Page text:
Join Julio Appling for an in-depth discussion in this video General practice tips, part of Real Books and Digital Accompaniment Tools for Musicians.
- [Instructor] I want to touch on a few final tips to leave you with, as you venture into the world of digital accompaniment tools. First, know what you're looking for. Before you purchase software, take a personal inventory of your software needs. These might include your desired purpose, specific features you feel are most important, and of course, how much you're willing to pay. Check reviews of the software from both publications and fellow users, and download a demo or trial version, if it's available. While developers love to share the high points of the software, you can always count on users not to hold back in their reviews.
Once you've chosen and purchased your software, be sure to spend some time with it. Your practice software is a musical tool in your toolbox, so take some time to learn its ins and outs. While I've provided a general overview of some features of some popular digital accompaniment applications, you'll want to take the time and really dig into the features most important to you. Learn the keyboard shortcuts and explore all the features. Skipping that step may leave you taking several minutes to perform an action that should only take a few seconds.
It may also be worth your while to consult online videos to see how others use the software, as they may employ methods and shortcuts that you had not considered. If the software you're using is missing what you think could be a useful feature, take the time and give feedback. Developers count on user feedback for deciding which features to add or possibly remove in future versions. For some types of software, like iReal Pro and Band-in-a-Box, there is a message board. For others, you might use a website forum, email contact, or perhaps social media.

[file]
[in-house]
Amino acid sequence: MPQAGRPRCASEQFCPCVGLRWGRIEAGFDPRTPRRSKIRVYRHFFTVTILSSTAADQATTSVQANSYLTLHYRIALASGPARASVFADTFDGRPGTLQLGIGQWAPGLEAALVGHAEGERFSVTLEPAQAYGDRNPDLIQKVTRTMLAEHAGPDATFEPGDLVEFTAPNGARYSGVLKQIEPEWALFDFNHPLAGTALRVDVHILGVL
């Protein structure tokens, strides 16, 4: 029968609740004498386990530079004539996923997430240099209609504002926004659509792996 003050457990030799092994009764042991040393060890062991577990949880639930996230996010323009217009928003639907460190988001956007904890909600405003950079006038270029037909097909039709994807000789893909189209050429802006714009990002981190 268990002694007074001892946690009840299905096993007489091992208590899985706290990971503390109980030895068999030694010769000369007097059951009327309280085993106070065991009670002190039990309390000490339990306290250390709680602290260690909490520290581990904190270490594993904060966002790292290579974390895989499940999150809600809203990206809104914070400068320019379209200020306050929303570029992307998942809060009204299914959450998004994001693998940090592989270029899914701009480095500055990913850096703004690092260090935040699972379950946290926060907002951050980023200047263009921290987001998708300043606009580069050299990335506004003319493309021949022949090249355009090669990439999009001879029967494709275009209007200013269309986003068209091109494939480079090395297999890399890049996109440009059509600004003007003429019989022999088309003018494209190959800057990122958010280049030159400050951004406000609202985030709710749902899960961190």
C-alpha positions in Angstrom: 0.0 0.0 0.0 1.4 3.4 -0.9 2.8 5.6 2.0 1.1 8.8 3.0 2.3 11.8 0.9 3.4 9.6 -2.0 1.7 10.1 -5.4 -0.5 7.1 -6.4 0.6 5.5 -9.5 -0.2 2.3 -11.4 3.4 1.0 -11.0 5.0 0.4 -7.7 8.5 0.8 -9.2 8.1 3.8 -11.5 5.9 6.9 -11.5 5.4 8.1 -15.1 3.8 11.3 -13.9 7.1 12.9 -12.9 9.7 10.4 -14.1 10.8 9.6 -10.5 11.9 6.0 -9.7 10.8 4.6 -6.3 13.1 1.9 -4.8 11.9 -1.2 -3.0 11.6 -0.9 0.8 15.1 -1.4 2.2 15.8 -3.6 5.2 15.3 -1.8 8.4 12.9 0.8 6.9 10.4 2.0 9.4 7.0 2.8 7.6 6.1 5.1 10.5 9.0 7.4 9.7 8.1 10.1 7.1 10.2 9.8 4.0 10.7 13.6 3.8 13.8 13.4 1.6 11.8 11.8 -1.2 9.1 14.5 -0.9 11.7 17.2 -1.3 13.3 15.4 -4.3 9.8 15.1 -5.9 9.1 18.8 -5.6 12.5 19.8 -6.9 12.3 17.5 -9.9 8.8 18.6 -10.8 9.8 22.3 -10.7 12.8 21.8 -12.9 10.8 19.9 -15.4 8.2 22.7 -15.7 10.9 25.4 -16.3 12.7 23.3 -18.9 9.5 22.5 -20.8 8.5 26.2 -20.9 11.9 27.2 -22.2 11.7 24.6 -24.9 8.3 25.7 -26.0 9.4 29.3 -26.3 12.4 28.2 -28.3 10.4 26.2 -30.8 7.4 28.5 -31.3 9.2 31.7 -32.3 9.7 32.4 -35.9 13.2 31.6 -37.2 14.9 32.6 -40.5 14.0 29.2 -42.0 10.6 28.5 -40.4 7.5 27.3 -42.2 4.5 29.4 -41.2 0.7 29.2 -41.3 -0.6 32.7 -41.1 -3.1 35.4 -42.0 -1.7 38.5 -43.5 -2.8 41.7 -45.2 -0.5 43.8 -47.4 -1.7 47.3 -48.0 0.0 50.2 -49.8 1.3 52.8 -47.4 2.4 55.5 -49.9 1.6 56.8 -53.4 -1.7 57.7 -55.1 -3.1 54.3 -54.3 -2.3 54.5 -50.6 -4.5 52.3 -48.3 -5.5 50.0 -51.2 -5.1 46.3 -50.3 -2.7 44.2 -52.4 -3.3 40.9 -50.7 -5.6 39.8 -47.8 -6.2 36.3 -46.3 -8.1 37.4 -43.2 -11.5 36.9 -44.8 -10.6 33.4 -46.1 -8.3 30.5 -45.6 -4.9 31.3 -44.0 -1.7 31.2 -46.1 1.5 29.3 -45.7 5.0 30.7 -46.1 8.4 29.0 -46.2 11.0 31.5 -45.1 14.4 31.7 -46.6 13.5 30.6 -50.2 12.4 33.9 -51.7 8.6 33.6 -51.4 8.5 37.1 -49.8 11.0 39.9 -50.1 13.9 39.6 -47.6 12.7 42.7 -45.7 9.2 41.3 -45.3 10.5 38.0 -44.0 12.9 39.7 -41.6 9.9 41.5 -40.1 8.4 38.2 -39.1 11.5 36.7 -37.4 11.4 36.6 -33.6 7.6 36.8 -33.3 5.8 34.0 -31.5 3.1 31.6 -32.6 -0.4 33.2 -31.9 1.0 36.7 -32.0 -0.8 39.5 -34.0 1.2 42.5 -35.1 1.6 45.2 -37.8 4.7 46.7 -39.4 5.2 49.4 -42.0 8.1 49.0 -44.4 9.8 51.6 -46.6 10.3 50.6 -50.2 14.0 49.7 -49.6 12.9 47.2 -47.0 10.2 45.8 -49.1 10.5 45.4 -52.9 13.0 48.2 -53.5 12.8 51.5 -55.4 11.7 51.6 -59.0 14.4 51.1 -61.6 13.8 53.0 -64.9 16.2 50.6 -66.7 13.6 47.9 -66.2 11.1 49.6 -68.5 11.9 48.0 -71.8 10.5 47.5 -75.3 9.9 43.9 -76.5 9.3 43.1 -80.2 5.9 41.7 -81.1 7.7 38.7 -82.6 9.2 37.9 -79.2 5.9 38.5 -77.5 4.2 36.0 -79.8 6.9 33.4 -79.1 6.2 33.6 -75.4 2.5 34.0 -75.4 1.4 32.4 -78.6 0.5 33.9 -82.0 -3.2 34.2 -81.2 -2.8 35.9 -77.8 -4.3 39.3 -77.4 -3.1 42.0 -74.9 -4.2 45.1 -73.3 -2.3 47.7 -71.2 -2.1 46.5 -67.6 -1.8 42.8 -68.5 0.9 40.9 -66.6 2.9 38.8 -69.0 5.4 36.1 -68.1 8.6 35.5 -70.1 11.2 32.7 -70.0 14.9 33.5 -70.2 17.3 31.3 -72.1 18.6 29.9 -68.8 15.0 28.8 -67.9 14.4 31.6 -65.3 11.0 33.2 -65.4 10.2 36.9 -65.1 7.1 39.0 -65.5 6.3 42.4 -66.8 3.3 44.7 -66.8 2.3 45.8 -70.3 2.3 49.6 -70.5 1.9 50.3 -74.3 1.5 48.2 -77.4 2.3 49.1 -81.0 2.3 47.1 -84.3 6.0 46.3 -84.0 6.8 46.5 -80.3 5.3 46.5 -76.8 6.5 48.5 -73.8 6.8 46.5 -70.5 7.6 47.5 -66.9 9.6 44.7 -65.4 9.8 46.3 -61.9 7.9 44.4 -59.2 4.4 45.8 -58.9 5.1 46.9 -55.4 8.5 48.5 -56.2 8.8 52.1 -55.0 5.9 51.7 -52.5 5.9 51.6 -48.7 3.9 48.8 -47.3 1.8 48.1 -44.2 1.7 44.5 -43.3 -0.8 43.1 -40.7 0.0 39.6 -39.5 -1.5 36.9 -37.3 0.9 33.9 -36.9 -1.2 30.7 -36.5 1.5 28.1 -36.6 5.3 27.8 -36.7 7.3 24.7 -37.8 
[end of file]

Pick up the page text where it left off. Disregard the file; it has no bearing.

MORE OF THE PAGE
Build a case for your feature and be as specific as possible in describing how you could see it employed. You never know, hundreds of others might have suggested the same thing and you might see a feature you suggested in a future iteration of the software. When it comes to using your software for practice, the common approach is to try and find the balanced and closest stylistic match for your song. That's definitely for the best, but don't count out changing the tempo, key signature, time signature, and style of a composition during your practice time.
Different physical approaches are required to play with these variations, and changing these elements forces you to try different ideas, which may sound better or worse depending on the feel. Downloading ready made playlists is great and it saves you a lot of time. However if you are still learning a song, consider going through the process of inputting the song yourself. It will give you more time with the music and provide a different learning approach. Going through the manual input process walks you through the form chord by chord and section by section.
This is particularly useful when you're new to software as well as the music, as you will then learn a little more about both in the process. Finally, be sure digital tools aren't replacing actual musicians. Digital accompaniment software is a great way to practice playing along with chords and wood shedding your solos, but making music is more than simply playing the right notes. Don't underestimate the importance of playing with real musicians. As great as accompaniment software can be, it's no substitute for an actual performance situation where musicians are able to respond to each other in real time.
Learning to play as part of an ensemble is just as important as playing all the correct notes, and it's an essential part of growing as a musician.
- Accompaniment styles
- Playback options and settings
- Drums and tracks
- Band in a Box
- iReal Pro